Special to the Financial Independence Hub
Many of us are familiar with the benefits of investing. Whether you’re looking to save for retirement, earn money in the stock market, or achieve some other financial goal, investing — when done well — can help you build your financial future. But if you’re not professionally trained in the stock market, starting out can be daunting.
Whatever the reason someone has for dipping their toes in the investing waters, starting out can be daunting. There’s a lot of math involved, tricky rules, and an entire lexicon of investing terms to remember. Those who are not scared away may be wondering where to start.
Despite these fears and uncertainties, though, leaping off the investing cliff can help build a foundation toward financial freedom. Here are five tips for new investors looking to get started in the stock market.
1. Set an Investment Budget
It can help to make investment contributions part of a normal household budget. By setting aside a predetermined amount of funds to funnel into investment accounts each month or pay period, one can rest assured that their accounts are being regularly funded, even as the market rises and falls. A good investment goal is typically between 10% to 15% of your income. If one is enrolled in an employer sponsored retirement plan, their match counts towards that percentage goal.
2. Start Investing as Early as Possible
Finances can be tight when someone is just beginning to invest, even with a job that pays their bills. However, once you’re able to allocate a portion of your monthly income to investing in the stock market, it’s beneficial to start investing as soon as possible.
The earlier one begins to invest, the longer they can allow compound interest to accumulate. Compound interest is how your investments grow. For example, if you have an account that pays 1% interest per year and you deposit $1,000 into that account, you would earn $10 on that money in one year. Average rates of return can fluctuate year by year, so make sure that you check out the rate of return on any stock or money market account you may be interested in.
3. Learn Basic Investing Terminology
While those just beginning to invest don’t need to know everything off the bat, there are a few terms they will need to familiarize themselves with to help them make smart investment decisions. For example, what is a money market account, anyway? How about an IRA?
There are many new terms one will likely need to learn when they start investing. The different types of accounts, and how they function and grow, is important to learn before throwing large amounts of cash into investment accounts. The more one is able to learn about the difference between these different types of accounts, the more comfortable they will be in their investment decisions.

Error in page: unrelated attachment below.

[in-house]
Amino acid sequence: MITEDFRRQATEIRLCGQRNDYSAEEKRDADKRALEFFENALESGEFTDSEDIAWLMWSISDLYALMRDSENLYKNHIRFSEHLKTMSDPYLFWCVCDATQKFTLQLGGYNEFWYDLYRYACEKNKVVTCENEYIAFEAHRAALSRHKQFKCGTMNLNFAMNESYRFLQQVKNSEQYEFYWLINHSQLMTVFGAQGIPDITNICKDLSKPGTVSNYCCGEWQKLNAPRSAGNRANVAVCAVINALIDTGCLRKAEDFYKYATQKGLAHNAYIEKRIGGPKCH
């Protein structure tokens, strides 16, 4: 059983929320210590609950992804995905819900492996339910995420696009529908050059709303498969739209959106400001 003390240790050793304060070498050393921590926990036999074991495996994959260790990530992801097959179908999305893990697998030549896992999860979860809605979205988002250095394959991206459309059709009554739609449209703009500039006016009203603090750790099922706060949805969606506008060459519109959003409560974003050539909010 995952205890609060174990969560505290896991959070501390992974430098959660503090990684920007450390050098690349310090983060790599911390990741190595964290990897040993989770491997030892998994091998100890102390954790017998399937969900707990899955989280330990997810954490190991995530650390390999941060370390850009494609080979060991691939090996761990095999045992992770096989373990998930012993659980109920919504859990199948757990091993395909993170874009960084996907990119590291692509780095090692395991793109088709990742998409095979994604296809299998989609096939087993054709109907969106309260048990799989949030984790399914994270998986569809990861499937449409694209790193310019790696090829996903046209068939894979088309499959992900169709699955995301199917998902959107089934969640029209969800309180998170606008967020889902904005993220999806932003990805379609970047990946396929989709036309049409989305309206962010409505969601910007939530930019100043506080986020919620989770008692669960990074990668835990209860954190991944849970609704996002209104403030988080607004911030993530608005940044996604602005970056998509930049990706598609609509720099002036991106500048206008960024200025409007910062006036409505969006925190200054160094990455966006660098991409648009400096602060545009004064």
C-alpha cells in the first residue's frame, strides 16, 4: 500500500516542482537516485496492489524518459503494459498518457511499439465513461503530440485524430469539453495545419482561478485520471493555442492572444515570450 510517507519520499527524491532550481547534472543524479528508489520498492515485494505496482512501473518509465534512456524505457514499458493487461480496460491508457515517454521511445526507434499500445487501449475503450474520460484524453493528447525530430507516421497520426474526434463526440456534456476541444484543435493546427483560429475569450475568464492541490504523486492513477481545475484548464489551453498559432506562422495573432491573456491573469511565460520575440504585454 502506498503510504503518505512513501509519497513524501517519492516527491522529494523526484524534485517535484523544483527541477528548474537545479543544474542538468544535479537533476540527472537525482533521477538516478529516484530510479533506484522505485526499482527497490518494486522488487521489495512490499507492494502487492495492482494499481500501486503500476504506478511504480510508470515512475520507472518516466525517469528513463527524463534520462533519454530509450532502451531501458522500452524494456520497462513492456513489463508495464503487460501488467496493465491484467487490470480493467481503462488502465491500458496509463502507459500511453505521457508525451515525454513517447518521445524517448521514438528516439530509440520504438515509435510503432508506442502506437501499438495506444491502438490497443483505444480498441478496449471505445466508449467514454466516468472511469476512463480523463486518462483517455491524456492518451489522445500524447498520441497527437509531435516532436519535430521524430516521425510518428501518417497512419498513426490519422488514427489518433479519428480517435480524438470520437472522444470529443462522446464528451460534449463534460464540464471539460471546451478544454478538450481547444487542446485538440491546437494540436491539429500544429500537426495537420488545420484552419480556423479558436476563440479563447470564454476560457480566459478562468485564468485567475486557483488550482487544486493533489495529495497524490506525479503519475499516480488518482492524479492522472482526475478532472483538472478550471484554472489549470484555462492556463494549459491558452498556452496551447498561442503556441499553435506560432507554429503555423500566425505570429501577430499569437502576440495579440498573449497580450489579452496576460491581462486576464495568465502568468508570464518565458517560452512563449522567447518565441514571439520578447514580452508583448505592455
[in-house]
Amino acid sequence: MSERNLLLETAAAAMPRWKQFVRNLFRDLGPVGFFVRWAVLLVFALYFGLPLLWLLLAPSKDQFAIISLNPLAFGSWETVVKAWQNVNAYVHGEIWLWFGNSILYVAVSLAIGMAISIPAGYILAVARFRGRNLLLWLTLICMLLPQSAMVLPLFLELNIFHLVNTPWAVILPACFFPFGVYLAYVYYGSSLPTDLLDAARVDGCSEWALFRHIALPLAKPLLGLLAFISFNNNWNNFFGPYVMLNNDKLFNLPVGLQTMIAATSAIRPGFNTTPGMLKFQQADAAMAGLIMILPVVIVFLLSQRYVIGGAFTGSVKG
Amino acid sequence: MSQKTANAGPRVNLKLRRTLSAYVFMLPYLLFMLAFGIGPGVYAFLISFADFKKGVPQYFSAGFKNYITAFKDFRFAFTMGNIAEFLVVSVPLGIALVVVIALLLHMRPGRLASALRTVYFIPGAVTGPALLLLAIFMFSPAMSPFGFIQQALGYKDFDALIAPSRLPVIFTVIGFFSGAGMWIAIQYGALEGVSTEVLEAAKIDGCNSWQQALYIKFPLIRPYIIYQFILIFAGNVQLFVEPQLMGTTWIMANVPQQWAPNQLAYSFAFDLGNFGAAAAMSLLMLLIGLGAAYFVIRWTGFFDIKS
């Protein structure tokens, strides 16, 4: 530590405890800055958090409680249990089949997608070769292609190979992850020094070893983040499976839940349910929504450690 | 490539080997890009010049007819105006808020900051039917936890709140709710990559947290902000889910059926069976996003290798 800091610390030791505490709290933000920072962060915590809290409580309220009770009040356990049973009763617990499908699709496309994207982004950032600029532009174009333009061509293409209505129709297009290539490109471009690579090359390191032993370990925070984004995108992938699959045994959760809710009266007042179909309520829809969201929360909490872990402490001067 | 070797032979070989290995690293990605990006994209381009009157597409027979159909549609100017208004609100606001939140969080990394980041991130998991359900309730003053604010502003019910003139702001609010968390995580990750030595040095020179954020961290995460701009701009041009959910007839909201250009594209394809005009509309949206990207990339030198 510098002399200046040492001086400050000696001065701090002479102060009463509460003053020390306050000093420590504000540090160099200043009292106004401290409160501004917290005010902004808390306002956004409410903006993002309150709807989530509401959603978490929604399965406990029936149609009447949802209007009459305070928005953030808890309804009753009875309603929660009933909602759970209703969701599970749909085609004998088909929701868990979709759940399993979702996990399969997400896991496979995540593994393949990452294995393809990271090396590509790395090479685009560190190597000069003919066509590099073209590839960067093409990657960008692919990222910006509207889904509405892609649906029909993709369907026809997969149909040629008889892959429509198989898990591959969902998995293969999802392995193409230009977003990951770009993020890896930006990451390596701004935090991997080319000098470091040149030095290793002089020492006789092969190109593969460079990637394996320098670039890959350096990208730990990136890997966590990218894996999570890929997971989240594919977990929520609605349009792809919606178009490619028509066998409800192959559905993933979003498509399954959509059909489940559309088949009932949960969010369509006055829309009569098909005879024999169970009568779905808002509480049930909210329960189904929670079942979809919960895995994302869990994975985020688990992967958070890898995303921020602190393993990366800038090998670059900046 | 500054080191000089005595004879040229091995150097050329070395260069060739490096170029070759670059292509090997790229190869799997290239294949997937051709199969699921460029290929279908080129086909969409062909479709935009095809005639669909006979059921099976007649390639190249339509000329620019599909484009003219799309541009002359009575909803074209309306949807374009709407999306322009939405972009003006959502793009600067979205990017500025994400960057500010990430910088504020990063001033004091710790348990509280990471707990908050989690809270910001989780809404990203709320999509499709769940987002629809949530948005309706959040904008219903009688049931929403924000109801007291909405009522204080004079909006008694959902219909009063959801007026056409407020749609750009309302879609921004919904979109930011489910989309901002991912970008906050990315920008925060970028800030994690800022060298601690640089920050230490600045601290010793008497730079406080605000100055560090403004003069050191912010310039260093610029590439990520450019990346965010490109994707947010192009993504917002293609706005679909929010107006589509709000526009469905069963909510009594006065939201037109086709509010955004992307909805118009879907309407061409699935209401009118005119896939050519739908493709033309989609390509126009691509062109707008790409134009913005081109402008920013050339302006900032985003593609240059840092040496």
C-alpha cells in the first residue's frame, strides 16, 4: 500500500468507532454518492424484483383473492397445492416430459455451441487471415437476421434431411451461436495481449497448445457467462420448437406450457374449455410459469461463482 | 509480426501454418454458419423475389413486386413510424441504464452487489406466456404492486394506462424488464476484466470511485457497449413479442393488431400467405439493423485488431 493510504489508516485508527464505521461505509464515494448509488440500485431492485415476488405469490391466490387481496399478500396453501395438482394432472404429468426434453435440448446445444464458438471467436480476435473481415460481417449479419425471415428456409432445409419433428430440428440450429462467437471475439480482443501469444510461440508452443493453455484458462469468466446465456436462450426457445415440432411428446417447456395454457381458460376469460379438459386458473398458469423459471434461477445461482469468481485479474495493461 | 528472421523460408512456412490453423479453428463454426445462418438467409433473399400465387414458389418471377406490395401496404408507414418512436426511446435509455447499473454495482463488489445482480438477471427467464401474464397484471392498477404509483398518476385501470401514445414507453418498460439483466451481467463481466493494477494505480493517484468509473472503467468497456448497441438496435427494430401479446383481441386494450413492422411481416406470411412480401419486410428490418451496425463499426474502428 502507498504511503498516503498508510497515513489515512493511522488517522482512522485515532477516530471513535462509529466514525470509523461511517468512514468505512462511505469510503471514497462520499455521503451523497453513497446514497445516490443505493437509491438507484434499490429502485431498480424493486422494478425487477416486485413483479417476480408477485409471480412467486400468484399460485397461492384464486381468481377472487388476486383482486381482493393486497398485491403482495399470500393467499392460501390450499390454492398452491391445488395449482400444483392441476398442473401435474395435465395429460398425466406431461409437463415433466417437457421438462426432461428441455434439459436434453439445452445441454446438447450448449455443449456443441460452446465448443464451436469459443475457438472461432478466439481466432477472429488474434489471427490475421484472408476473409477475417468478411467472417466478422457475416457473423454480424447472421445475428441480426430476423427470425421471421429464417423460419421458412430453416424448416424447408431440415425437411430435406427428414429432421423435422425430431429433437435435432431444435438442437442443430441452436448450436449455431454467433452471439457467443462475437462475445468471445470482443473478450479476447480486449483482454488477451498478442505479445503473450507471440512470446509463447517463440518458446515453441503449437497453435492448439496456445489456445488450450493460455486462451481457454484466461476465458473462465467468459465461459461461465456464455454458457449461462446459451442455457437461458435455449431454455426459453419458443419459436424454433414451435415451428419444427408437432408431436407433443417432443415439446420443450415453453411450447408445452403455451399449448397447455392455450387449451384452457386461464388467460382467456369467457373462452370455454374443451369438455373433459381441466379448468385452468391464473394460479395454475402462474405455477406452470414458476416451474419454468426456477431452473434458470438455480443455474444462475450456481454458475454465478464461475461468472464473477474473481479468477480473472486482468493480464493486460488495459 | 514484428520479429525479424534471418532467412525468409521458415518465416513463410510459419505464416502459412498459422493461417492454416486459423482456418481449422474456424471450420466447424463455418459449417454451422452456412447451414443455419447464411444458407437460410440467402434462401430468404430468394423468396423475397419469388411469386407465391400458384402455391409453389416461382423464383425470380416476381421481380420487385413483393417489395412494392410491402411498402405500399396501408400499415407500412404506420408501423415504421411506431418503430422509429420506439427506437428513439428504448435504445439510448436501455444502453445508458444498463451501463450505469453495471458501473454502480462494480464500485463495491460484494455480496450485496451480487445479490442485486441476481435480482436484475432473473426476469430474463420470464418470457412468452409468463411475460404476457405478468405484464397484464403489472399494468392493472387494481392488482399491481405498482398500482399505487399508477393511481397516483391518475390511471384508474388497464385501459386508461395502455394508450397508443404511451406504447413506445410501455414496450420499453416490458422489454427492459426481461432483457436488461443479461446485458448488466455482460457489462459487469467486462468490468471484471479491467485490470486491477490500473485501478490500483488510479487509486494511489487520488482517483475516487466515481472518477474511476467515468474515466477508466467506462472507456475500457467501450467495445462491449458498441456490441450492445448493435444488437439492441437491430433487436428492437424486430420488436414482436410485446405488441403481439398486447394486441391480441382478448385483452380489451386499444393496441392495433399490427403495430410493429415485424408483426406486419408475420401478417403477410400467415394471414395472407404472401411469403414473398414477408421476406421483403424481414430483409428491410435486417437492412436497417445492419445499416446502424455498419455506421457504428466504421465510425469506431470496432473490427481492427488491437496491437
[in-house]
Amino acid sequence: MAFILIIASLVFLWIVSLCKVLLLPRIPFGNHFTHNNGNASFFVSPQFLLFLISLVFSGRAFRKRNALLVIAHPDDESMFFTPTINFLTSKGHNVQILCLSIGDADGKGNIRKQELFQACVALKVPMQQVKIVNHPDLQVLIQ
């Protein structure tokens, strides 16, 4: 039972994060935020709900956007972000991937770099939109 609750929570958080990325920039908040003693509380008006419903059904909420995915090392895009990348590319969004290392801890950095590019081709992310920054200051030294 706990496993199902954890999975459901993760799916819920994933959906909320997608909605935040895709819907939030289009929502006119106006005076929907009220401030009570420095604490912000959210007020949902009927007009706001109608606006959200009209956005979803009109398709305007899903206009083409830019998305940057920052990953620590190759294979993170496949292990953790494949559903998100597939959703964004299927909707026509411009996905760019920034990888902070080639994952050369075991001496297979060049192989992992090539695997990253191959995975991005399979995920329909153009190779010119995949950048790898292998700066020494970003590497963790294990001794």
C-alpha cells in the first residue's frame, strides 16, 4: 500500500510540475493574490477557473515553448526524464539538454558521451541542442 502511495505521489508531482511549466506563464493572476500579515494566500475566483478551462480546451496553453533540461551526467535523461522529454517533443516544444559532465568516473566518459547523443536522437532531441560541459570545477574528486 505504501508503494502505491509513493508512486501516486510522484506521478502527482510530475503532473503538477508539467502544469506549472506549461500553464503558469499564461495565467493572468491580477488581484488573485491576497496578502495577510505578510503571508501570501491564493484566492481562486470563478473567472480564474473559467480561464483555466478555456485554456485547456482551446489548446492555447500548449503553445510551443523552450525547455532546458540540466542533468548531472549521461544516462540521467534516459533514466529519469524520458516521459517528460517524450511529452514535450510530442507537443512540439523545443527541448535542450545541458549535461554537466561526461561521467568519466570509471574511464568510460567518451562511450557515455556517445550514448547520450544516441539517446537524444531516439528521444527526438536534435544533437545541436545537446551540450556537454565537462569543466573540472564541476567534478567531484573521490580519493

4. Know the Differences between types of Investing Accounts
If one doesn’t have a 401K account through their employer, the next-best option will be to open another type of account, such as a traditional or Roth IRA. Traditional IRAs — or Individual Retirement Accounts — are tax-deductible, provided the IRS qualifications are met. Roth IRAs, on the other hand, are not tax-deductible.
There are other similarities and differences as well. For example, a sticking point to watch out for are the penalties and taxes on early withdrawals. If one isn’t careful, they could get stuck with a 10% penalty for taking money out of their IRA before they reach retirement age, so the best bet for maximizing future returns is to leave the money there and letting it grow.
In addition to IRAs, new investors may want to try their hand at investing in individual stocks. Purchasing “shares,” as these individual stocks are called, effectively makes you a partial owner in a public company. One may decide to purchase shares in companies they support or are interested in through stock brokers.
Bonds are also an option. These are loans to a company or entity which investors earn interest on, where the company or entity promises to pay back the loan in a few years, plus interest. While bonds can be less risky than stocks, they also tend to be less lucrative. Lastly, one can also invest in mutual funds, which are a mix of investments that eliminate the need for people to choose between individual stocks and bonds.
5. Choose an Investing Strategy
Whatever investment strategy one ultimately chooses, that strategy should be based on how many years they have before retirement and how much money they will need (or want) before getting there. If one is closer to retirement age, they may want a lower-risk strategy to hold on to more of their money. Younger people with more work years ahead of them can afford to be riskier with their investing.
Getting started is half the battle. No matter where one is in their investment journey, learning the ropes is key to making sound decisions and eventually achieving financial independence.
Charles Qi is the CEO and Founder of StockPick, a video-based investing social network for retail investors. Prior to StockPick, Charles spent over a decade at CIBC Capital Markets, a top Canadian investment bank, where he was an Executive Director and Quantitative Investment Strategist and oversaw CAD$1 billion+ in institutional assets. Charles is a CFA Charter holder and holds a Master’s Degree in computational finance from Carnegie Mellon University.